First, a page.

Quest Diagnostics also offers the Accu Type (R) IL28B test, which can help stratify HCV-infected individuals into those who are predisposed to respond less favorably to standard HCV therapy. A favorable IL28B genotype (ie, CC) predicts improved treatment response for individuals infected with HCV genotype 1. Reference: Clin Gastroenterol Hepatol. 2011;9:344-50 To order the IL-28B test please submit a new whole blood sample for test code 90251.
‘Easy to treat’ genotypes were not created equal: Can rapid virological response (RVR) level the playing field?
Patients with G3 infection were randomized to a standard 24-week regimen (pegIFN-α2b 1.5μg/kg and weight-based RBV 1000–1200mg) or to a variable duration therapy of 12 or 36weeks according to the presence or absence of RVR, respectively. In patients with an RVR, a difference in SVR could not be demonstrated between patients receiving the standard (82%) or 12-week (83%) regimens, although a non-significant higher rate of relapse was observed in patients who received the shorter course (10% and 15%, respectively). When considering patients without an RVR, extended therapy (36-week) yielded a 10% increase in SVR (62% vs 52%)when compared to the standard 24 weeks...
.....The proposal to extend and intensify treatment (48weeks with weight-based RBV) in patients with G3 infection who do not achieve RVR needs to be confirmed by prospective studies. These would need to stratify by at least two of the major adverse factors for an SVR, fibrosis stage, and baseline viral load , , as they can significantly influence the outcome of antiviral therapy. This was shown when re-analyzing the experience of a Canadian multi-centered and non-randomized study in which the rate of SVR in G3 patients with cirrhosis was 17%, in comparison to>60% in the absence of cirrhosis . The ongoing EXACT-R(3) is a randomized clinical trial exploring the benefit of an extended regimen (48- vs 24-week) of pegIFN-α2b, using weight-based RBV, with proper stratification for fibrosis and baseline viral load. .....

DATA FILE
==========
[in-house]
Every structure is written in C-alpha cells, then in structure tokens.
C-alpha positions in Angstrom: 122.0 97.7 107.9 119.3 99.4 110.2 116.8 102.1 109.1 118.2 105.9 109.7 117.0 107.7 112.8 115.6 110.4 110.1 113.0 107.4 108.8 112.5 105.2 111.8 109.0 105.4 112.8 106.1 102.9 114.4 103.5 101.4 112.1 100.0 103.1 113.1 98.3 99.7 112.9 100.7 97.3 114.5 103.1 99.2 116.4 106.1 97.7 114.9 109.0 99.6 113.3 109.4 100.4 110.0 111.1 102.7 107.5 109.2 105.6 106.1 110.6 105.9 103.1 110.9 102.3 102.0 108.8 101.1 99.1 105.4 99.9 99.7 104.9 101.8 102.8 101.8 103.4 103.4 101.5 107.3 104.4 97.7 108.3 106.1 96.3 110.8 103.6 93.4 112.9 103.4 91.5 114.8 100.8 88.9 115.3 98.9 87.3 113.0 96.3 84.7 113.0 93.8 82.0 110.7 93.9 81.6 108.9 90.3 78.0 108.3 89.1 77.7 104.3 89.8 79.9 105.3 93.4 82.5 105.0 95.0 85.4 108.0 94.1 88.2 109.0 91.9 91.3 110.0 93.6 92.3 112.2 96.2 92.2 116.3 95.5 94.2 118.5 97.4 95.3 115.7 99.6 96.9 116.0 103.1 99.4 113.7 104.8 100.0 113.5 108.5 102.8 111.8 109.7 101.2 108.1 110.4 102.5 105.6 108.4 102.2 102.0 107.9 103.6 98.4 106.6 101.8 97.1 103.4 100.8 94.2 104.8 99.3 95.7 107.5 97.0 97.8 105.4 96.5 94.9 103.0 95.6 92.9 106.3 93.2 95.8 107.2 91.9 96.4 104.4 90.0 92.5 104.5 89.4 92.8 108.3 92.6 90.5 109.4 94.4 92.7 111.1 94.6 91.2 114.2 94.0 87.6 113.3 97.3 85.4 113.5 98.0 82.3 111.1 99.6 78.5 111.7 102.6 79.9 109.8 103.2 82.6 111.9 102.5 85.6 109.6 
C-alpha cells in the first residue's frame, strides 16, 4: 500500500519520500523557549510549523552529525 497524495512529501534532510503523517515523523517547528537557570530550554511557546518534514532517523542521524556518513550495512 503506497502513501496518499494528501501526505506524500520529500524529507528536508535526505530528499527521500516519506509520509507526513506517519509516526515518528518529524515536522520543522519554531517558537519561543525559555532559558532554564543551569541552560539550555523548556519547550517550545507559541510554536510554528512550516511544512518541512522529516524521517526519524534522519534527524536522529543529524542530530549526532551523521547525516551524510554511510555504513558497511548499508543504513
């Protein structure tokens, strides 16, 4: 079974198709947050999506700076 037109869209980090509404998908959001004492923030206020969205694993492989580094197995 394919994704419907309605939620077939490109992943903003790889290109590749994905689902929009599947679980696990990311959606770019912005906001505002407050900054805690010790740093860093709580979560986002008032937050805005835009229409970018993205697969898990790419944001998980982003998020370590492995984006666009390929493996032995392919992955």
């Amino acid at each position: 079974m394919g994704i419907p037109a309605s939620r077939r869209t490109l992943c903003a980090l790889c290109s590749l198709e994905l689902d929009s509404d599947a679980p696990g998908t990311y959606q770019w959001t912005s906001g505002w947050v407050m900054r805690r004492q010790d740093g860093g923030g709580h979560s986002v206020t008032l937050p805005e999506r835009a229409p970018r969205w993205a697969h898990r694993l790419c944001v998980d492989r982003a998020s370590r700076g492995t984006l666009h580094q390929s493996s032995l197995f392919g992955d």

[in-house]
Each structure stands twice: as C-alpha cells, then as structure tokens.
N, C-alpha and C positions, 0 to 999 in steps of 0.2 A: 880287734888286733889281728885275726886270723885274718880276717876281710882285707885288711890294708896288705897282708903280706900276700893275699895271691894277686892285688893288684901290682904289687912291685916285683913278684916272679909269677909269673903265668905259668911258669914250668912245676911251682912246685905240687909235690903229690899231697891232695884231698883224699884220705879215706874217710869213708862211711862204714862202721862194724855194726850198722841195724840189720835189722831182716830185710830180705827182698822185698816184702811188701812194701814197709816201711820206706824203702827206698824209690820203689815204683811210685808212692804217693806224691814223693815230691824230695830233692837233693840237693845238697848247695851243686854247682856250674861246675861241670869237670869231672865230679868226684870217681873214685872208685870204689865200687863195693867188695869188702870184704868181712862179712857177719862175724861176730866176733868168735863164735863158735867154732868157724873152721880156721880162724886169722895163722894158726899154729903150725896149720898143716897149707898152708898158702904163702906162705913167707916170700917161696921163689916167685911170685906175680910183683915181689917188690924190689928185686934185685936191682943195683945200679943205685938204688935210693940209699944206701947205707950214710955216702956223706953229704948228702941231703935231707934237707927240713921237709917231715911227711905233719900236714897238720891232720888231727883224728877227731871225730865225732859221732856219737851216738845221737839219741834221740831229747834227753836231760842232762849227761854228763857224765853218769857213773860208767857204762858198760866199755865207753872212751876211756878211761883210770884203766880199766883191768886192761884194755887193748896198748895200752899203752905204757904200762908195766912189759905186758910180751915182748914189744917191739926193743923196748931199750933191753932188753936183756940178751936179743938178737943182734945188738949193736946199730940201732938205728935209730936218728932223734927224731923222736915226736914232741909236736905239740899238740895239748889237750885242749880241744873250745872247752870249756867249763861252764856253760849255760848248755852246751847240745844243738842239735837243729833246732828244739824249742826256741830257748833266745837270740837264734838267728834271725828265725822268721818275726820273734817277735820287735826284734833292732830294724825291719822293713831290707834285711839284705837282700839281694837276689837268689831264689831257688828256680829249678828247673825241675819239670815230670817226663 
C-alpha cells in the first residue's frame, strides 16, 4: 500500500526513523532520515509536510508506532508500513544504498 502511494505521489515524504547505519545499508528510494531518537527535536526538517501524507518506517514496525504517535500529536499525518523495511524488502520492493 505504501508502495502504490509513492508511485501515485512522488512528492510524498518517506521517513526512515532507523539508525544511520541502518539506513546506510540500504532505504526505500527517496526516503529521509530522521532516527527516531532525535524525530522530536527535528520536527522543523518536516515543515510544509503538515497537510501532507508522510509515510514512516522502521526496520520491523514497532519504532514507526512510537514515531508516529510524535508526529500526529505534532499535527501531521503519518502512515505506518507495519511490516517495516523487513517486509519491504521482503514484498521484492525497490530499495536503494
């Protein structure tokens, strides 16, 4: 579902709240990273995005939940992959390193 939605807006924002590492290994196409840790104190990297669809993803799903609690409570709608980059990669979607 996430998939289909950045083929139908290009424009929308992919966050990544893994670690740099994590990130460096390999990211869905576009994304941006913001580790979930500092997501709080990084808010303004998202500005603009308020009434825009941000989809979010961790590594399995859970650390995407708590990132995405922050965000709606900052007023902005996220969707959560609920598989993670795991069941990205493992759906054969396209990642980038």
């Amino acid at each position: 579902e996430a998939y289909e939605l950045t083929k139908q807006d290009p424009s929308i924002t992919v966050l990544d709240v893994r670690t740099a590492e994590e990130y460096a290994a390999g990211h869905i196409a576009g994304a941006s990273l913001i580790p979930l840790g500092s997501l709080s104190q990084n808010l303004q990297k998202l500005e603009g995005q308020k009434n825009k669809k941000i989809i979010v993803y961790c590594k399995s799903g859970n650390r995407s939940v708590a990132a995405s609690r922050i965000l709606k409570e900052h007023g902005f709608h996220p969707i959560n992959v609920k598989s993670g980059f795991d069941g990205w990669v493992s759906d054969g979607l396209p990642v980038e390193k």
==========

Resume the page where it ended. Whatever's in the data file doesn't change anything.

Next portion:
To date most of the data on the IL28B SNP come from patients with G1 infection , . Mangia et al. studied this polymorphism in G2/G3 patients from their randomized clinical trial comparing short and 24-week therapy according to RVR. A positive effect on SVR was observed in patients bearing the favorable IL28B allele, although it was attenuated when compared to G1. This related to the high RVR rate (63%), as the effect was only seen in patients not achieving an RVR. Surprisingly, in the non-RVR group patients, the CT variant showed an intermediate effect between CC and TT (SVR: 67%, 87% and 29%, respectively). Although their reduced sample of G3 patients limited interpretation of the data, the prognostic usefulness of IL28B was higher for G3 (OR: 5.5, 95% CI=1.2–25) than for G2 (OR: 2.3, 95% CI=1.2–4.5)
I think IL28B testing is an excellent choice to help you decide length of tx or whether to discontinue and wait for something better. Please keep in mind there are those who are non-RVR and TT on this test who go on to SVR, so part of your decision should be based on how well you are tolerating tx.
I was 3e and took the same meds you are taking. I only had baseline (625,000) and 12 week (UND) to base my decision on. (Txd 2002-2003) My gastro wanted me to do 48 (based on his experience with geno 3s) and all my bloodwork stayed close to normal, but I felt I just couldn't go on after the 23rd shot. April10th will be 10 years SVR.
Hang in there.